Did this fella actually make the trek to the summit of Kilimanjaro or, did he just make it as far as the park entrance for a photo op?
This fake has more nerve than a toothache, pretending to be a South African recce commando. Obviously, he figured that no one in Calgary would question his claims of military service on the other side of the world…
Here’s a news flash Jeppe, there’s an international movement to stop individuals like you from standing in blood of the wounded and fallen.
It’s long past time for you to surrender the bogus uniform, medals and insignia and apologize for you actions.
What’s in it for them?
We are often asked how do posers, fakes and embellishers gain from their medallic fuckery™?
Over the course of the past few years, it’s become apparent that the vast majority of individuals reported to us are nothing more than grifter & con artists who lie, cheat or steal for their own personal gain!
They have used their “special status” to attend military ceremonies and parades, military themed galas and high profile sporting events as VIP guests. Some have participated in fully funded overseas pilgrimages & adventurous expeditions, more have “advocated” on veterans issues without the requisite knowledge, experience or service!
Fakes and embellishers have even acquired “trauma support” dogs and mobility equipment that should have gone to legitimate veterans. Many have used their fake military narratives and tales of battlefield injuries to advance their employment opportunities & political aspirations.
Others are involved in intimidation, theft, fraud including accessing veteran/military discounts, questionable charity schemes, embezzlement and dating scams.
We are well aware of individuals using their fabricated experiences and bogus medals to justify and/or elicit sympathy for their bad behaviour, this is particularly evident with those who claim to have been Prisoners of War.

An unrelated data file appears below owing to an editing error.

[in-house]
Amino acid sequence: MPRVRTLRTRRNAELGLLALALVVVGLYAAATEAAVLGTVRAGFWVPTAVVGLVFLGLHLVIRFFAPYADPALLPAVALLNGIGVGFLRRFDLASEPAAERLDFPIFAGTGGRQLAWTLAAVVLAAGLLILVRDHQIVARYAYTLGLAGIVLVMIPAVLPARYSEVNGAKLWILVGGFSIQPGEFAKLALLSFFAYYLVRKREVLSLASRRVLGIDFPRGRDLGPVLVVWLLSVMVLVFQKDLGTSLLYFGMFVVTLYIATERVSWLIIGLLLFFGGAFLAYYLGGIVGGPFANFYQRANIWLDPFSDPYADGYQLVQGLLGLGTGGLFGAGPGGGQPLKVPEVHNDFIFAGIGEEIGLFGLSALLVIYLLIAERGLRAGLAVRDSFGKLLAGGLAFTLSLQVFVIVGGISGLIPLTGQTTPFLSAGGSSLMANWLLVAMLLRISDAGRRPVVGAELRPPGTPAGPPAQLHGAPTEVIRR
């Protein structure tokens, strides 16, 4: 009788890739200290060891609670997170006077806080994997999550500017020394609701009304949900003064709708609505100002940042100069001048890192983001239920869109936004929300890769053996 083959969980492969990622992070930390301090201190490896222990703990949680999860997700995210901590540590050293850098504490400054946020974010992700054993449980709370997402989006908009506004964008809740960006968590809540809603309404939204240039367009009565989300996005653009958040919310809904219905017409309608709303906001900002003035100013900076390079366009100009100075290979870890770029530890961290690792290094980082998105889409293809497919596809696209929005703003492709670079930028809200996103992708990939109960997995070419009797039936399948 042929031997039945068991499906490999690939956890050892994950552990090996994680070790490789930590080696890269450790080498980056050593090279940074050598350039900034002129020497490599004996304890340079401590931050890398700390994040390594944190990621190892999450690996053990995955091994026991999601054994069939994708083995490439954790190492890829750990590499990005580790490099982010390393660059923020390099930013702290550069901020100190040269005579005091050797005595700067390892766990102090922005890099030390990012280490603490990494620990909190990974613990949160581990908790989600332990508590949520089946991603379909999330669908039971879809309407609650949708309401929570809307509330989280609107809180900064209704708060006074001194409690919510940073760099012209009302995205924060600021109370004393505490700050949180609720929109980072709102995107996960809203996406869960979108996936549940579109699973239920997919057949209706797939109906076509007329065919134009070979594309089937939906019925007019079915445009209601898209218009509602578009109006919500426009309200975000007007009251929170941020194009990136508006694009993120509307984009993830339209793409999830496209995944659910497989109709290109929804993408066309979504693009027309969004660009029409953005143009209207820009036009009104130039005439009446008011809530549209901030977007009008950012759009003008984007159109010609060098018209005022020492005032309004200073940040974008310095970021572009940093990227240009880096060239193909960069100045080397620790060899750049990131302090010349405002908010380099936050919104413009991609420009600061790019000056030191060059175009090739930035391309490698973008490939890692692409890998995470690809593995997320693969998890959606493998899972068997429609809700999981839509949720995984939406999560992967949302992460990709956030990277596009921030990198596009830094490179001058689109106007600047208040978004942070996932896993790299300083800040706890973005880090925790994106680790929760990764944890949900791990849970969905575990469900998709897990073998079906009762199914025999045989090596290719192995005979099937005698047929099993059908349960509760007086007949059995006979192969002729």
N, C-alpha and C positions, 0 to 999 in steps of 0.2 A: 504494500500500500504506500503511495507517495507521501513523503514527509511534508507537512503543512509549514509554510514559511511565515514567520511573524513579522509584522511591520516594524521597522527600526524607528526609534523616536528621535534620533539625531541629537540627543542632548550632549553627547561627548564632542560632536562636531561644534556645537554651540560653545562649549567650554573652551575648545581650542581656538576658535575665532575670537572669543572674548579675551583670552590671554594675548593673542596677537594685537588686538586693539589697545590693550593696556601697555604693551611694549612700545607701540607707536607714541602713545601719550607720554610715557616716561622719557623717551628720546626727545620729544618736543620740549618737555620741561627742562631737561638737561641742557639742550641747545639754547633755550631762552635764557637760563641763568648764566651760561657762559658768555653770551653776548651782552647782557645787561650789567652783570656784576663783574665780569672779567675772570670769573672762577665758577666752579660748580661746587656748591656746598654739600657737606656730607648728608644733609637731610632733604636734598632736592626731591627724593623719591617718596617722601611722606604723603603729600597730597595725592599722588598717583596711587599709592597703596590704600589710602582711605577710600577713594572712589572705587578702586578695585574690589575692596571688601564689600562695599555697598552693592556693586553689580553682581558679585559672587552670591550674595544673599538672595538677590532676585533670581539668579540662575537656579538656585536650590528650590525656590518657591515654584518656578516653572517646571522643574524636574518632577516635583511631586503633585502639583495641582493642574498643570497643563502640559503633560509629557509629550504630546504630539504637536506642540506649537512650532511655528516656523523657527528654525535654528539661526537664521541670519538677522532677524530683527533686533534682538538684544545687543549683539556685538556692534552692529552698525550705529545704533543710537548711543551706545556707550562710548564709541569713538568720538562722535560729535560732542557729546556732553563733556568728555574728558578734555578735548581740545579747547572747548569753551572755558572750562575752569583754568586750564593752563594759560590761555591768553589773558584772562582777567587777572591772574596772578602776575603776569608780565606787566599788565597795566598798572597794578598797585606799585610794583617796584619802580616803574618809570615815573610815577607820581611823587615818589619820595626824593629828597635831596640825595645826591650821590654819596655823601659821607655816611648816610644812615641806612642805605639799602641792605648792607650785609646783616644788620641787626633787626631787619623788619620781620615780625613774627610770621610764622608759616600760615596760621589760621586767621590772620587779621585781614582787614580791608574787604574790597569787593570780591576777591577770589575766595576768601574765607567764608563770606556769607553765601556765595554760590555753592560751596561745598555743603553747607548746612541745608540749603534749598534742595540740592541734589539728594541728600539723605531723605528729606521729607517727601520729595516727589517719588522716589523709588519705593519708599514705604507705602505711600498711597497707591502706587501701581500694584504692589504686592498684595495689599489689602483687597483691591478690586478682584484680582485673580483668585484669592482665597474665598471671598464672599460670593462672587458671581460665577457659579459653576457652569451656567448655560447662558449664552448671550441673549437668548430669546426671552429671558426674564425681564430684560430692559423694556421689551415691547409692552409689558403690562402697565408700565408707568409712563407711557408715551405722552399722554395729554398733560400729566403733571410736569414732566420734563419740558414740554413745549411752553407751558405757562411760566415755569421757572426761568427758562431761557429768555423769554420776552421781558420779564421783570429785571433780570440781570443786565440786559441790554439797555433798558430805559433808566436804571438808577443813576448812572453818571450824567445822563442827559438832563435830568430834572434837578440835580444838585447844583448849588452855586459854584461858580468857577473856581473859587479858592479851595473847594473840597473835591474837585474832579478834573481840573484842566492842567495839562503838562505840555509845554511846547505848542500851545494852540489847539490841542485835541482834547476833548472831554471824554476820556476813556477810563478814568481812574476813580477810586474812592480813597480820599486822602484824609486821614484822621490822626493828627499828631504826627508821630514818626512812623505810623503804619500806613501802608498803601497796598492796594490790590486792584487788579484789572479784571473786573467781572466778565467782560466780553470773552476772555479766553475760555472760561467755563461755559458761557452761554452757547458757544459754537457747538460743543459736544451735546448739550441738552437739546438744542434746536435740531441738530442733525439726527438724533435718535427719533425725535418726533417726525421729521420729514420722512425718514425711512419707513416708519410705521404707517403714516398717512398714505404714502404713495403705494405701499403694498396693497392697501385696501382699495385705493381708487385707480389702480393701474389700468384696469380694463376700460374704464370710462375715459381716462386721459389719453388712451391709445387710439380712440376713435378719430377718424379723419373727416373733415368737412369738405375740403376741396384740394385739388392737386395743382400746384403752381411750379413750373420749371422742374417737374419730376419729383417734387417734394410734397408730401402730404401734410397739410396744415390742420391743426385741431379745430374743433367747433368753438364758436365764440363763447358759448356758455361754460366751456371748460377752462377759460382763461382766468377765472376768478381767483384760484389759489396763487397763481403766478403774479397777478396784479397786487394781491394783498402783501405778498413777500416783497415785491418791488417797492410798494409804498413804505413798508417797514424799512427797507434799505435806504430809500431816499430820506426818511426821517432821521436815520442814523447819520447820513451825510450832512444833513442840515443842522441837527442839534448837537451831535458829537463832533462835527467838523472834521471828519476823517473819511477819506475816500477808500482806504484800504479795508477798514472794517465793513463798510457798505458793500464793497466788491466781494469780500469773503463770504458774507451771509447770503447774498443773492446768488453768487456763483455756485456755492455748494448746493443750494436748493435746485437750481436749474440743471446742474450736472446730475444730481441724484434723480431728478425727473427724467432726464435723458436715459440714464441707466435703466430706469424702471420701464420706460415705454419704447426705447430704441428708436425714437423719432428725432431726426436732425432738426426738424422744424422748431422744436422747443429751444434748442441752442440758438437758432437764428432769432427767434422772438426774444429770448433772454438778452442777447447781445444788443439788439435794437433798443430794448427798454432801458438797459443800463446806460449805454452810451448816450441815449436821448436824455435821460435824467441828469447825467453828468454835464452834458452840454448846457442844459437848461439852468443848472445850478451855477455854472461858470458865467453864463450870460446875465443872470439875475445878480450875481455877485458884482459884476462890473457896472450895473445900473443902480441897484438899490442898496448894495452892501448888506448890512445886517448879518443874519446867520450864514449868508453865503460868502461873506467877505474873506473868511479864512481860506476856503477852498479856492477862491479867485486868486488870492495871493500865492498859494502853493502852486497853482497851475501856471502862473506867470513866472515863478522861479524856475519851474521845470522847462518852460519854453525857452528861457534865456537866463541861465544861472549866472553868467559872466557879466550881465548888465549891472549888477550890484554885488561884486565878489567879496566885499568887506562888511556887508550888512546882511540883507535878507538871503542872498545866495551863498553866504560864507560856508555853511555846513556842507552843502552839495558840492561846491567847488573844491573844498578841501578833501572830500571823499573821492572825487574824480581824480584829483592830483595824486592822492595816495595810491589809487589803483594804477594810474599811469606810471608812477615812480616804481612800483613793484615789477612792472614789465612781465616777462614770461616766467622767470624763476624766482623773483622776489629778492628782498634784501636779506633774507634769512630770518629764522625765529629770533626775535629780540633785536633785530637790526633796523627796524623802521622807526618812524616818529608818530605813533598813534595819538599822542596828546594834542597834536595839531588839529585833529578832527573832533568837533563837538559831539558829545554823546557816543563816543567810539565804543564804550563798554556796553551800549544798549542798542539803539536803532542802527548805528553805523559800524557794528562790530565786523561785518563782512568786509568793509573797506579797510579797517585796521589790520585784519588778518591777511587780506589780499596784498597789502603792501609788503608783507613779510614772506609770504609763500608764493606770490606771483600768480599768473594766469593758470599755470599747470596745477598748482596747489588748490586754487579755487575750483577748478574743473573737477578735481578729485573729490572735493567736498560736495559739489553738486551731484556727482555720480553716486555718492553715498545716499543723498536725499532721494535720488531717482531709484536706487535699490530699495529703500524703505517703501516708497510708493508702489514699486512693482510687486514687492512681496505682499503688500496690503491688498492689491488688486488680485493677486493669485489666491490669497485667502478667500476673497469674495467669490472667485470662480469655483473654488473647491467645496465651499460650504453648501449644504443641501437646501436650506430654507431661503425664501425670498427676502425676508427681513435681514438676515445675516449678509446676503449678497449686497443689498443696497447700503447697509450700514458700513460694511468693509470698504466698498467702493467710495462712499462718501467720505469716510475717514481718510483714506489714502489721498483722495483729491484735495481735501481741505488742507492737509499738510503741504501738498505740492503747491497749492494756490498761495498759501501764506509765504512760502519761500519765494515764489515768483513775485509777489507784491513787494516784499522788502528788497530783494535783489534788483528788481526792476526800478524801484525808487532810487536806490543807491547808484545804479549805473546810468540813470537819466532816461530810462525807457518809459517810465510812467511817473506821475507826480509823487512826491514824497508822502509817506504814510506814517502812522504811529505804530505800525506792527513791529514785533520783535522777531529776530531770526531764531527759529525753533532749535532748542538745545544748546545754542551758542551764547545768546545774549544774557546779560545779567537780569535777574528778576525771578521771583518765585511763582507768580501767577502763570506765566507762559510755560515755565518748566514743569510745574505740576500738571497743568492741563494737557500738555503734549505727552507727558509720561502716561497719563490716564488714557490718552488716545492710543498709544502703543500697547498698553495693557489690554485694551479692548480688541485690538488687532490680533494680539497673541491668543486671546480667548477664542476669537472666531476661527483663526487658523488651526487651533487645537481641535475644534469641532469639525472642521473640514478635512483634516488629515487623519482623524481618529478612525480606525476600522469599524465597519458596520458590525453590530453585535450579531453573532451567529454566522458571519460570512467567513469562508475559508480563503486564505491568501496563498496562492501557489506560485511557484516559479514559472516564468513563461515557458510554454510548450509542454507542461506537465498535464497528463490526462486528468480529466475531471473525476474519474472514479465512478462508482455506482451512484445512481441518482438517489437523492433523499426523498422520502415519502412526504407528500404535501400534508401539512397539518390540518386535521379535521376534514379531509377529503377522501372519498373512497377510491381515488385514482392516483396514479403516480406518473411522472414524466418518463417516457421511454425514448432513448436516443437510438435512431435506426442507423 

One absolute fake, claiming to be a combat wounded, Vietnam Vet had his “service” honoured by a professionally painted portrait by a volunteer artist!
We have found that Mental Health issues are not usually a factor in the cases reported to us. However, we have piquetted and bypassed a small number of individuals who clearly don’t have the intellectual/mental capacity to understand the nature of their actions.
In fact, we have channeled a number of individuals to mental health agencies as our interactions with them caused us some concerns.
Remember folks, they are grifters and con artists…
Cool story Bro however, there a few red flags with his claims…
Sole survivor? 50K bounty on his head? They are combat indicators of massive liar!
Claims he arrived in Saigon (actually Ho Chi Minh City ) September 1976! Was he a member of the Vietnamese Peoples Army?
The Barrett 50 Cal Sniper Rifle went into US Army operational service in 1990 during Operation Desert Shield / Desert Storm yet, he was making record distance kill shots in 1976!
According to Jack, a sniper is basically classified as a murderer, a killer.
“Nobody likes him. Nobody. Not even your commanding officer likes you, they don’t because you are above them. They’re scared of you.”
The truth is out there…
The online story has been deleted however, the text version in available…